The 2022 Jaguar XE has aluminium suspension componentry as well as bonded and riveted aluminum unitary structure.

A recent industry survey found while fewer shops are successfully negotiating to be paid their higher labor rate for aluminum repair work, other new vehicle technology is adding more lines to shops’ estimates and final invoices.

Among more than 500 shops participating in a recent “Who Pays for What?” survey, the vast majority -- 84% -- perform aluminum repair work, and 43% hold an OEM certification for aluminum repair from one or more automakers. With the added expense of separate tools and work areas designated for aluminum work, along with training and other certification requirements, shops have seen a need for different hourly rates for aluminum repair compared to standard steel body repairs.

aluminum ratesThe survey found shops’ labor rates for structural aluminum work outside of an OEM-certified program in late 2023 found a 75th percentile rate of $130, meaning 75% of shops charge a rate below that amount, while 25% charge a higher rate.

It appears insurers, however, have been pushing back on those higher labor rates for aluminum work. Over the past five years, fewer and fewer shops participating in the surveys are being paid the higher rates. Just 29% of those performing aluminum work reported through the survey they are being paid their aluminum rate on a regular basis (“always” or “most of the time”) by the eight largest national insurers. That was down significantly from the same survey five years ago, when 54% of shops said they were regularly being paid their aluminum repair rates.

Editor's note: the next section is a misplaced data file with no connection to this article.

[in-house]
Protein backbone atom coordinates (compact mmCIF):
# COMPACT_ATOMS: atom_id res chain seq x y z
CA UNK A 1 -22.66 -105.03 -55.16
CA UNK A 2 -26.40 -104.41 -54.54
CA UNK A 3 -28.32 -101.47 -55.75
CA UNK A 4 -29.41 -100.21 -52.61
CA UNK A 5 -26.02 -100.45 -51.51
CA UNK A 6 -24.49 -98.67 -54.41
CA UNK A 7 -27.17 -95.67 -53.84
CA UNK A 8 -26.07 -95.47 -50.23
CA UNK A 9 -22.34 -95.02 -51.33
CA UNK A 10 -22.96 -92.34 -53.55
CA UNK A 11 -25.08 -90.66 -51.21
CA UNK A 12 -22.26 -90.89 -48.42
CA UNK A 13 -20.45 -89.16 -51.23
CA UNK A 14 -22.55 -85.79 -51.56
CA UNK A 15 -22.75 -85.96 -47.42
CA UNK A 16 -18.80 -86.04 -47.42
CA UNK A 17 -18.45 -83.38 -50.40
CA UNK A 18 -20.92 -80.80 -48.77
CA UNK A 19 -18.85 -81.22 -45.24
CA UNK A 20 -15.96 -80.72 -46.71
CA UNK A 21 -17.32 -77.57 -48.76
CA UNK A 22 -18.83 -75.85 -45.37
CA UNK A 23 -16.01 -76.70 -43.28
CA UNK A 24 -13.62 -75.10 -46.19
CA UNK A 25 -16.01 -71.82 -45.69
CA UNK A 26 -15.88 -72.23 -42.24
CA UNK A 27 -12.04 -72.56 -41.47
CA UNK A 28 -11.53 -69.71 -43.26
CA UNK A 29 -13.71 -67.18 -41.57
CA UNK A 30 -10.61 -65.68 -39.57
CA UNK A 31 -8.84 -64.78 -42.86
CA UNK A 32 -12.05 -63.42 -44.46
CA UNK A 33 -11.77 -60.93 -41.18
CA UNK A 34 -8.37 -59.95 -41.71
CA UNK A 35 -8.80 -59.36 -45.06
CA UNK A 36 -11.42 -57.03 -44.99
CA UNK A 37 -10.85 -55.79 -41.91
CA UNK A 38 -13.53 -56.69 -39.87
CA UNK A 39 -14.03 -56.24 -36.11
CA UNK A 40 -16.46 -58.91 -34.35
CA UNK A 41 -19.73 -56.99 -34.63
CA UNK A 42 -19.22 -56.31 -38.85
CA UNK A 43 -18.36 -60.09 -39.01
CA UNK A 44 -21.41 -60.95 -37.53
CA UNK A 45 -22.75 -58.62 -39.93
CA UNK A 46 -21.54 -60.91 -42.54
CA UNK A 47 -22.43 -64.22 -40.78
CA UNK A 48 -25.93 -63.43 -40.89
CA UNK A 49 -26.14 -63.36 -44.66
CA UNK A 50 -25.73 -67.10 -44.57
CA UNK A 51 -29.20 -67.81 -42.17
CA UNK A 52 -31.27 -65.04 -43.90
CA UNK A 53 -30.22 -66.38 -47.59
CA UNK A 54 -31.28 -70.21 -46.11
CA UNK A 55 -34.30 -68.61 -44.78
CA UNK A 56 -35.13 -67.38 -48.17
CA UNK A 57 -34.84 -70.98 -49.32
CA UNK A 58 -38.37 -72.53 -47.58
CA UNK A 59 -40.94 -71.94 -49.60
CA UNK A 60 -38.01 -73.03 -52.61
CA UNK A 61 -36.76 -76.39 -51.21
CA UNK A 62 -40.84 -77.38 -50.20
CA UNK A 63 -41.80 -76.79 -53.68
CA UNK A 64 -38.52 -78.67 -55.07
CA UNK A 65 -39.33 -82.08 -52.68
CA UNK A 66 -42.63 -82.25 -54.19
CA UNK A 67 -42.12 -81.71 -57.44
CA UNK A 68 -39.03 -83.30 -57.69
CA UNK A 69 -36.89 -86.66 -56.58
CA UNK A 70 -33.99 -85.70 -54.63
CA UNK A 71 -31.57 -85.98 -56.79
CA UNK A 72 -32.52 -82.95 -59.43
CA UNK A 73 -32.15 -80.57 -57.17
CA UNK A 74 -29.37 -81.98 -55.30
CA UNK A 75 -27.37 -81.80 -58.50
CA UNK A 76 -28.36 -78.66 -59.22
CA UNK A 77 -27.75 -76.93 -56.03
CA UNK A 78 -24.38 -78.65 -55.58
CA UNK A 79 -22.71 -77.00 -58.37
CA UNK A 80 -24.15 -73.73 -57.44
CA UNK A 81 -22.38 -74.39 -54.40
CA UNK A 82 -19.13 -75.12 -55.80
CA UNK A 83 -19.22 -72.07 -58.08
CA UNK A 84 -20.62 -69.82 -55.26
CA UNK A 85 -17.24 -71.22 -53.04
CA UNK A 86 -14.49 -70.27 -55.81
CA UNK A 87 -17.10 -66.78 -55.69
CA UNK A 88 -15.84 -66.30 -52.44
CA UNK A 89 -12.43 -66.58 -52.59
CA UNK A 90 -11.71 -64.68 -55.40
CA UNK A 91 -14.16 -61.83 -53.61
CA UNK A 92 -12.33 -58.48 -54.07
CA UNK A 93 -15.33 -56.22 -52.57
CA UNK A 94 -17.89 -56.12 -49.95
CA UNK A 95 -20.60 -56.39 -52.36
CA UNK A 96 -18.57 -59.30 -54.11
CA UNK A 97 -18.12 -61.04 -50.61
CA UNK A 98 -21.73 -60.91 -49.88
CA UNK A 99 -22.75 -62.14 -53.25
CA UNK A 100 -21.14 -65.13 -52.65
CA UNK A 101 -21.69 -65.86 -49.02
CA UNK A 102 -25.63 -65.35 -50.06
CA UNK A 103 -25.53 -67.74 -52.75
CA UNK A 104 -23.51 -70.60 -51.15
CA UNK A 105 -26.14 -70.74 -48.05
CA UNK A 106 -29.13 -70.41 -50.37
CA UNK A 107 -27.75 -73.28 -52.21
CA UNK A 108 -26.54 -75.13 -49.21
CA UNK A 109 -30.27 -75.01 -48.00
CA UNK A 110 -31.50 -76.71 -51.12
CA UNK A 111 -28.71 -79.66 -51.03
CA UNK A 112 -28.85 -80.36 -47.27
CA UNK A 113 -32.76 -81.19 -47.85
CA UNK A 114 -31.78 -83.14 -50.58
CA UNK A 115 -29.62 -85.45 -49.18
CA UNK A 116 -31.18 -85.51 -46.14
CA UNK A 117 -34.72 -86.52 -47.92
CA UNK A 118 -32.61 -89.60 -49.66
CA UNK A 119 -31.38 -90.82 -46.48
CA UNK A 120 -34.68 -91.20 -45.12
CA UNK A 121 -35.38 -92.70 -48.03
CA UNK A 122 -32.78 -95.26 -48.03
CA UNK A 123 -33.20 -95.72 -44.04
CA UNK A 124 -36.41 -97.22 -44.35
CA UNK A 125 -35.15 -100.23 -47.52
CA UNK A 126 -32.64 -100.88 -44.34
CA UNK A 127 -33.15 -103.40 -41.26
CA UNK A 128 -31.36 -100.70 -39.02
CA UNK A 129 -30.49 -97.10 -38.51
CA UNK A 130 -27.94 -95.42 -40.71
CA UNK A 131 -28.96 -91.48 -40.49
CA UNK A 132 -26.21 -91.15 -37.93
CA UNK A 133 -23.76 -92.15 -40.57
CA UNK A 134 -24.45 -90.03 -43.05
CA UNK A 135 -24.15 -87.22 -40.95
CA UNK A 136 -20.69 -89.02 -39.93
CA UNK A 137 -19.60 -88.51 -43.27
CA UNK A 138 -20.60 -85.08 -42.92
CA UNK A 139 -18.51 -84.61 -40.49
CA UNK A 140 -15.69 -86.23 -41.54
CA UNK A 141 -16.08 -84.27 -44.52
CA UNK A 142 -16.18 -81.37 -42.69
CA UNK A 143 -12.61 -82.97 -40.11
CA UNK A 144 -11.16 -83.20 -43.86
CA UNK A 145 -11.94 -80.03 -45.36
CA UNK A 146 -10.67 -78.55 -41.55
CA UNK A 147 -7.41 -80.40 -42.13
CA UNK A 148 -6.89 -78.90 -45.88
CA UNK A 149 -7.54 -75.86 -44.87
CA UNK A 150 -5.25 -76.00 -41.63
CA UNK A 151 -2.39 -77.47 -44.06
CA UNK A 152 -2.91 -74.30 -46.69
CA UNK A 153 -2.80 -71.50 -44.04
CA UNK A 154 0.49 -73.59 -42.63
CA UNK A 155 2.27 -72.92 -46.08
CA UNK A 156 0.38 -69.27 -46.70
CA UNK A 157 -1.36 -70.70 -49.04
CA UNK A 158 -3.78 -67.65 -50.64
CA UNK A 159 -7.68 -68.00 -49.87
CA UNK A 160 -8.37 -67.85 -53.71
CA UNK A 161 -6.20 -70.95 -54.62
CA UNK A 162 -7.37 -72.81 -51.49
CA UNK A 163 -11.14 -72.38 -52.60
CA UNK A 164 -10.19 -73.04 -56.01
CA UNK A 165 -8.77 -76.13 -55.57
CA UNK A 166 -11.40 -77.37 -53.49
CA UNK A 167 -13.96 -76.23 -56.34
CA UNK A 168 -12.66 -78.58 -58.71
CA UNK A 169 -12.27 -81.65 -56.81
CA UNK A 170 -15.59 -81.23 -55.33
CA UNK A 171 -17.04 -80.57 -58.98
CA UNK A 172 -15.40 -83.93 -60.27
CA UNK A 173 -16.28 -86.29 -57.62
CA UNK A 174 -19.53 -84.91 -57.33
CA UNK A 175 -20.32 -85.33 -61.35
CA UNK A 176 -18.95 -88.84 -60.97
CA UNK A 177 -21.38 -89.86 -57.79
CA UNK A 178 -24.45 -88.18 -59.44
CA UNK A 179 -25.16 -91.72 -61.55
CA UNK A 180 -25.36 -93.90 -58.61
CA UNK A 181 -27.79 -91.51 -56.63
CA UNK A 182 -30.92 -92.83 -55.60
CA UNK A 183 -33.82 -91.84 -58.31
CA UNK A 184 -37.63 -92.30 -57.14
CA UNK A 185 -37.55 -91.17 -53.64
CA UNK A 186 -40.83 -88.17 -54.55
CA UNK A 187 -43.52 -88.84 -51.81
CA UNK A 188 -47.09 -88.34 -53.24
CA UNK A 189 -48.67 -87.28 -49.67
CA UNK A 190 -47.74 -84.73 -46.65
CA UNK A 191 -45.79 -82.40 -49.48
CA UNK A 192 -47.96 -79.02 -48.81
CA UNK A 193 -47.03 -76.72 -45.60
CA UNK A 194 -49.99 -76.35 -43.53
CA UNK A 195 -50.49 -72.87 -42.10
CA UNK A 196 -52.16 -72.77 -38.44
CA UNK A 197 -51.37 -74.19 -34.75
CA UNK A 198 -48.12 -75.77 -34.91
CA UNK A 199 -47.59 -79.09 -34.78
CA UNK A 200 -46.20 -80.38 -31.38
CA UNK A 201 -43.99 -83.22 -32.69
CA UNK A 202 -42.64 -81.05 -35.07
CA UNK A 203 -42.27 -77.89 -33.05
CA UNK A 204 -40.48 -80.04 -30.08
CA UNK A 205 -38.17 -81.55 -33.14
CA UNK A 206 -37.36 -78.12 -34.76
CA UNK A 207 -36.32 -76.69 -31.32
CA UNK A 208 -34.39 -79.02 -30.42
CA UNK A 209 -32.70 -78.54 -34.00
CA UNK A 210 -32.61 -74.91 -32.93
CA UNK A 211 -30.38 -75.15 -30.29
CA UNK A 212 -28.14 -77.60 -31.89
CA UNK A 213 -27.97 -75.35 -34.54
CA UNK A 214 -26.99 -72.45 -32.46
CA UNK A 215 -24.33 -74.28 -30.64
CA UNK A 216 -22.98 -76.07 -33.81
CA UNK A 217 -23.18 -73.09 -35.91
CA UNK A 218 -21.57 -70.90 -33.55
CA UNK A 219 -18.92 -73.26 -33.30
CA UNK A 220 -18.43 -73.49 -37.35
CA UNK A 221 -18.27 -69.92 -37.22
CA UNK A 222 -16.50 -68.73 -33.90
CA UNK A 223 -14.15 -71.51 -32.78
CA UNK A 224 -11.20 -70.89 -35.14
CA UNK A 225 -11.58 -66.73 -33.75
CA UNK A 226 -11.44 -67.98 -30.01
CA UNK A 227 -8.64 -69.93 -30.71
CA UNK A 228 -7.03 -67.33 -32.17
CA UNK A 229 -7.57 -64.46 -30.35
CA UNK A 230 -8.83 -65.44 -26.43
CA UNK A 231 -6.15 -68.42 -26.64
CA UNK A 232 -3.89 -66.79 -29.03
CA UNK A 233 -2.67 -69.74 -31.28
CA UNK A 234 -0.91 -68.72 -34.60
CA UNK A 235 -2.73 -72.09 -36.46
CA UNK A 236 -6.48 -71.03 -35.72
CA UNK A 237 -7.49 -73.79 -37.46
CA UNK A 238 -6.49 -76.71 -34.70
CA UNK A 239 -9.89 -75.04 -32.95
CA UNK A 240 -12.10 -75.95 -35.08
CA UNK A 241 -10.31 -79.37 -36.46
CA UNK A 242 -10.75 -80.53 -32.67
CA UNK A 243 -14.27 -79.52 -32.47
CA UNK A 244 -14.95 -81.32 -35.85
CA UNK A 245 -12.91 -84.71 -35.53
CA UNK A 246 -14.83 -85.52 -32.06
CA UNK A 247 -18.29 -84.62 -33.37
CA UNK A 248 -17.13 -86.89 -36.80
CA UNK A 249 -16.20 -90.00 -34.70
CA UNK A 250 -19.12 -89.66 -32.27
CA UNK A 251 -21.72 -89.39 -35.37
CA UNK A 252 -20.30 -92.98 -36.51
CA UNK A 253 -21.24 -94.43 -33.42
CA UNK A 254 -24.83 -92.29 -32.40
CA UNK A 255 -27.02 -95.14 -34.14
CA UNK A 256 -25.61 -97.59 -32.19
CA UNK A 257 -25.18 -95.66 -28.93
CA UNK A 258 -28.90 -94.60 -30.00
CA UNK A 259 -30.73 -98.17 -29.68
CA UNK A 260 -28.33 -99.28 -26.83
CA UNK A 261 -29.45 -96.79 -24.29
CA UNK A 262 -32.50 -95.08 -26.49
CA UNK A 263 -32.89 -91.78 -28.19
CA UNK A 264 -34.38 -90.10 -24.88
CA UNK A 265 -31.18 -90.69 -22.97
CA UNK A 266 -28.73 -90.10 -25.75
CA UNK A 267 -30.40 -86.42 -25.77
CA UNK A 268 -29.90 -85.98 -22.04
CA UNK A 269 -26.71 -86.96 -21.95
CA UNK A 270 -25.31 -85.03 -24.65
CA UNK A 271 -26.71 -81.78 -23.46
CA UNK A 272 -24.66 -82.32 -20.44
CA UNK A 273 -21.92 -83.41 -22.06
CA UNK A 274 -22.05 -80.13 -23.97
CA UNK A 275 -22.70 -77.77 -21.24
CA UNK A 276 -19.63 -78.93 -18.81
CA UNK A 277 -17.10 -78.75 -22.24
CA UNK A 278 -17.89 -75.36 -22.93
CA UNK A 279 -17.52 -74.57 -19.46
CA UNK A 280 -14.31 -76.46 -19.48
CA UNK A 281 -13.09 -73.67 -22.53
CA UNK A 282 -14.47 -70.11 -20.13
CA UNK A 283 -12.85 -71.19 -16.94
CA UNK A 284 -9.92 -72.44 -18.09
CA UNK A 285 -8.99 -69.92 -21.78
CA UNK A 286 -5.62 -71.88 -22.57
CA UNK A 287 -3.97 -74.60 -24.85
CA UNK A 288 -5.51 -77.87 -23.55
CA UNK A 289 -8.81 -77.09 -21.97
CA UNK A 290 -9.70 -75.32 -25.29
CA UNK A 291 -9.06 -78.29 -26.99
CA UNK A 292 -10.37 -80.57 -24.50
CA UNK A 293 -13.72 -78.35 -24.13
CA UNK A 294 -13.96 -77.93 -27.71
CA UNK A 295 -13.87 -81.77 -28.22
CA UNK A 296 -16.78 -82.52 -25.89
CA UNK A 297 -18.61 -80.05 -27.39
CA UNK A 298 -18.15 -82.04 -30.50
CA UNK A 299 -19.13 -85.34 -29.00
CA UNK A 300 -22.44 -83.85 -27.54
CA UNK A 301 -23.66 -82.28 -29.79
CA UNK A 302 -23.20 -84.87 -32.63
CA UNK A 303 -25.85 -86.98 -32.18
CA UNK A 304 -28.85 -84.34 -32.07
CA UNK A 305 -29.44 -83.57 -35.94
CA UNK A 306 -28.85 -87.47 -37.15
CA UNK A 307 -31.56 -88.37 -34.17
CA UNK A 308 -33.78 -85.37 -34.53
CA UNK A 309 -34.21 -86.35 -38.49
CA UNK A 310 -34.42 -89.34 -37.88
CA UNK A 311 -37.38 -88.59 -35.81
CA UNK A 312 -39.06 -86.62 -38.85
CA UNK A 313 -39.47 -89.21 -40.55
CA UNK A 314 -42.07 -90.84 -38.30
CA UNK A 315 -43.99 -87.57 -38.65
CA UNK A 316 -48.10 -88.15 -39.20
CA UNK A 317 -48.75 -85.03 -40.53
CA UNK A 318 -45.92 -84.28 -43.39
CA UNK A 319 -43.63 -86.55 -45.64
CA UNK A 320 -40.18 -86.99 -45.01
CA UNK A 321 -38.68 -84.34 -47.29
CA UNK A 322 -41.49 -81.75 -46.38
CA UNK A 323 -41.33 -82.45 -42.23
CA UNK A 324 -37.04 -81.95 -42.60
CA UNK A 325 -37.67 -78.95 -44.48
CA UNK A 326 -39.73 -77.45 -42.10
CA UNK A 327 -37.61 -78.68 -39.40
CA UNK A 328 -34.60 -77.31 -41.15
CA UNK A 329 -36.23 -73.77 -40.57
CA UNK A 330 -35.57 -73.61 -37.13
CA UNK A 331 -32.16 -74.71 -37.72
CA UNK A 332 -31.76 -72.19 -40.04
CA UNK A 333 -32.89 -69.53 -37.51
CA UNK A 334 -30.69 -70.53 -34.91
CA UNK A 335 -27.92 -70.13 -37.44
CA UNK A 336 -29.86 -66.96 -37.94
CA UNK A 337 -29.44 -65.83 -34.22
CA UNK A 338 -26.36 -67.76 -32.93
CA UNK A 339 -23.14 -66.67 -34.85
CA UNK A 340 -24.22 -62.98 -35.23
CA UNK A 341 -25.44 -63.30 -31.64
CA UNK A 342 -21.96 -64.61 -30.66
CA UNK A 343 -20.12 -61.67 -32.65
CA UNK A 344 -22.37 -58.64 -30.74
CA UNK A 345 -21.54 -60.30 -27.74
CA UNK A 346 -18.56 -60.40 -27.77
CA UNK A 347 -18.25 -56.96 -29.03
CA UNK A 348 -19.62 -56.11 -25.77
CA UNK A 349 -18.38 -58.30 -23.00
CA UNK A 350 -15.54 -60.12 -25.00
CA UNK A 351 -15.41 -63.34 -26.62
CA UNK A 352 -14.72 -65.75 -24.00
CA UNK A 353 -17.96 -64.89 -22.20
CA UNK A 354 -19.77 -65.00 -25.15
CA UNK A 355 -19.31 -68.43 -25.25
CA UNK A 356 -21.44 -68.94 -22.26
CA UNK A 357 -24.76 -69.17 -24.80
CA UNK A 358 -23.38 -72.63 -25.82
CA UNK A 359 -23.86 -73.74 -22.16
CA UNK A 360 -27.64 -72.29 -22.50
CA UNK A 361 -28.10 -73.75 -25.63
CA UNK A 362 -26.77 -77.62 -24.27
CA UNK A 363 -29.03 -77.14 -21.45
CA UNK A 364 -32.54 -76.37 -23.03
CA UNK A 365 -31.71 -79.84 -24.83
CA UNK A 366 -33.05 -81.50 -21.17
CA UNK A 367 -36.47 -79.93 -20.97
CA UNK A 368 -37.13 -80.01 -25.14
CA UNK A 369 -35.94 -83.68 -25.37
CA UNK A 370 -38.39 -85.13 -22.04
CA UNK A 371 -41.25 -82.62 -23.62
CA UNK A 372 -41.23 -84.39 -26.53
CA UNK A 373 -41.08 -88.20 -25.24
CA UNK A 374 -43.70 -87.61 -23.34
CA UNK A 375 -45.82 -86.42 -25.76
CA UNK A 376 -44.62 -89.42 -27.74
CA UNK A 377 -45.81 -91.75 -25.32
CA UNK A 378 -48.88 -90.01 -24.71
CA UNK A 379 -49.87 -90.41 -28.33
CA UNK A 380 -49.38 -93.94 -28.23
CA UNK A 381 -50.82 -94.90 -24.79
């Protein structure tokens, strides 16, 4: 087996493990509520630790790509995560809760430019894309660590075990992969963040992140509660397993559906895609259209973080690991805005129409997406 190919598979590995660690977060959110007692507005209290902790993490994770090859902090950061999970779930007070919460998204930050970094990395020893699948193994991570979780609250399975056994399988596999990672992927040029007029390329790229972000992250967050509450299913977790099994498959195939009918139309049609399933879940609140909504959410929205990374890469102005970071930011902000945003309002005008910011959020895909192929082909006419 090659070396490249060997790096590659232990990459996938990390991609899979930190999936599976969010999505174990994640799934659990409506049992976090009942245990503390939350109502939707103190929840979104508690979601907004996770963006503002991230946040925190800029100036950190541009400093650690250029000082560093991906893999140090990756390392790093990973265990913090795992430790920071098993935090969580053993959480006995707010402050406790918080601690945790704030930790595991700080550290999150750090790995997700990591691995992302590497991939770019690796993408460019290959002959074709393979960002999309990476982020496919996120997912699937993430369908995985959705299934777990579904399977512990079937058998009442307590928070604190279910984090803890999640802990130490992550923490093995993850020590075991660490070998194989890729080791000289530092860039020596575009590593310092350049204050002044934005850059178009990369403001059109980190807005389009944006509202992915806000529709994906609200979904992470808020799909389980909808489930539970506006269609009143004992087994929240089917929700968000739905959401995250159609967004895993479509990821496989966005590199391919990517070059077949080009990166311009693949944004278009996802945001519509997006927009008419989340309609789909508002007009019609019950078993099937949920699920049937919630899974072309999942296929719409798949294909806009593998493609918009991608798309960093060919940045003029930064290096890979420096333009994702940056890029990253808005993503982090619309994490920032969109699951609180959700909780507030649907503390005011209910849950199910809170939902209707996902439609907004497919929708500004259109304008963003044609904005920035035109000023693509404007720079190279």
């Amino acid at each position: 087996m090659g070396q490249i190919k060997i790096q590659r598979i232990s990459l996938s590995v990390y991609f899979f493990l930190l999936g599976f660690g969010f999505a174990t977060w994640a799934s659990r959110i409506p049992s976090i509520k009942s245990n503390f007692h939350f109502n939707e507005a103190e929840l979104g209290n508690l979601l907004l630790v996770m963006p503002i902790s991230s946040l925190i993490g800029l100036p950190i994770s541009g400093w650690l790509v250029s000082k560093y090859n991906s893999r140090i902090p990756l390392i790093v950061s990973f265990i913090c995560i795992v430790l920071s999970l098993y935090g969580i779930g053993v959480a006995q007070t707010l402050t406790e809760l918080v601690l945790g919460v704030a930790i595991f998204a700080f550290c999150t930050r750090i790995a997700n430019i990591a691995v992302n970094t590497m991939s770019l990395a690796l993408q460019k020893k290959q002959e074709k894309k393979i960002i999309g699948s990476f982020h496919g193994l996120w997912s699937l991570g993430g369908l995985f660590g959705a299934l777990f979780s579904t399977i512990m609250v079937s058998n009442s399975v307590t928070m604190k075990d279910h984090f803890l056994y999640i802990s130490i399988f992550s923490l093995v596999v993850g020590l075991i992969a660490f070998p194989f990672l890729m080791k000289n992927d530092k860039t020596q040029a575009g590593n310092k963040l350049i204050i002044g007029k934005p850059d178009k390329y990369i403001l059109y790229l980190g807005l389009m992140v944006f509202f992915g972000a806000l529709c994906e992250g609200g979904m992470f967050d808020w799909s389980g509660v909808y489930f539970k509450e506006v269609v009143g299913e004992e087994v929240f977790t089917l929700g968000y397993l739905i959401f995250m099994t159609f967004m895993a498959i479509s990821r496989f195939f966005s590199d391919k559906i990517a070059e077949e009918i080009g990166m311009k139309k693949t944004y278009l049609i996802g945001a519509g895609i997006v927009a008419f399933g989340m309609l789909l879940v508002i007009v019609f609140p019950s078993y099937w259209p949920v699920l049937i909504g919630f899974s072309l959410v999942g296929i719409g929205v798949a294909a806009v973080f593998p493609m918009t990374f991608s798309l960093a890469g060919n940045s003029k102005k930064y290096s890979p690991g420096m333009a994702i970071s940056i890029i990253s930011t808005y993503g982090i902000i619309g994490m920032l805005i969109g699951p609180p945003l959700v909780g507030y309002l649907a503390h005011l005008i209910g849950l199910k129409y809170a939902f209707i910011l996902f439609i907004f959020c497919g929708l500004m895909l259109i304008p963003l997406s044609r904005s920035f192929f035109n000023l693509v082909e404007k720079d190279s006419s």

The average percentage of shops reporting that insurers “never” pay their aluminum rates has been slowly increasing over the past five years as well, rising from 25% in 2019 to 37% in late 2023.

In better news for collision repairers, however, shops are more regularly being paid for labor operations that are becoming increasingly common because of changes in vehicle technology.

As the electric vehicle population grows, for example, more shops are getting paid for keeping those vehicles charged while in the shop. Nearly 2 in 5 shops (38%) say they are paid always or most of the time by the largest insurers for electric vehicle recharge. That was up nearly 13 percentage points from a year earlier. About an equal percentage (41%) said those insurers never pay for that procedure, but that was down from about 50% the prior year.

Given that only a small -- but growing -- number of automakers require a radar power test on select vehicle models, it’s perhaps not surprising that two-thirds of shops responding to the survey said they had never billed for the procedure. But the survey, which was the first to ask about radar power tests, found more than 2 in 5 shops (42%) that have billed one or more of the eight largest insurers for the procedure said they have been paid all or most of the time.

“It’s a static function test to see if painting the bumper has reduced the power of a radar sensor too much,” said Mike Anderson of Collision Advice, who conducts the “Who Pays” surveys. “The test is needed if the system uses higher resolution radar for blind spot systems that are able to identify not just a vehicle in the blind spot, but even smaller objects such as a bicycle.

"The test uses what is essentially a metal pole on wheels, to measure, when the system is engaged, how much the bumper cover is reducing the power signal of the radar sensor," Anderson continued. "The test is currently required for some Mercedes-Benz and Toyota vehicles but likely will be required on more makes and models in the future."

The latest “Who Pays” survey, which focuses on not-included frame and mechanical labor operations, is open during the month of April; shops can click here to take the survey.shops can click here to take the survey.

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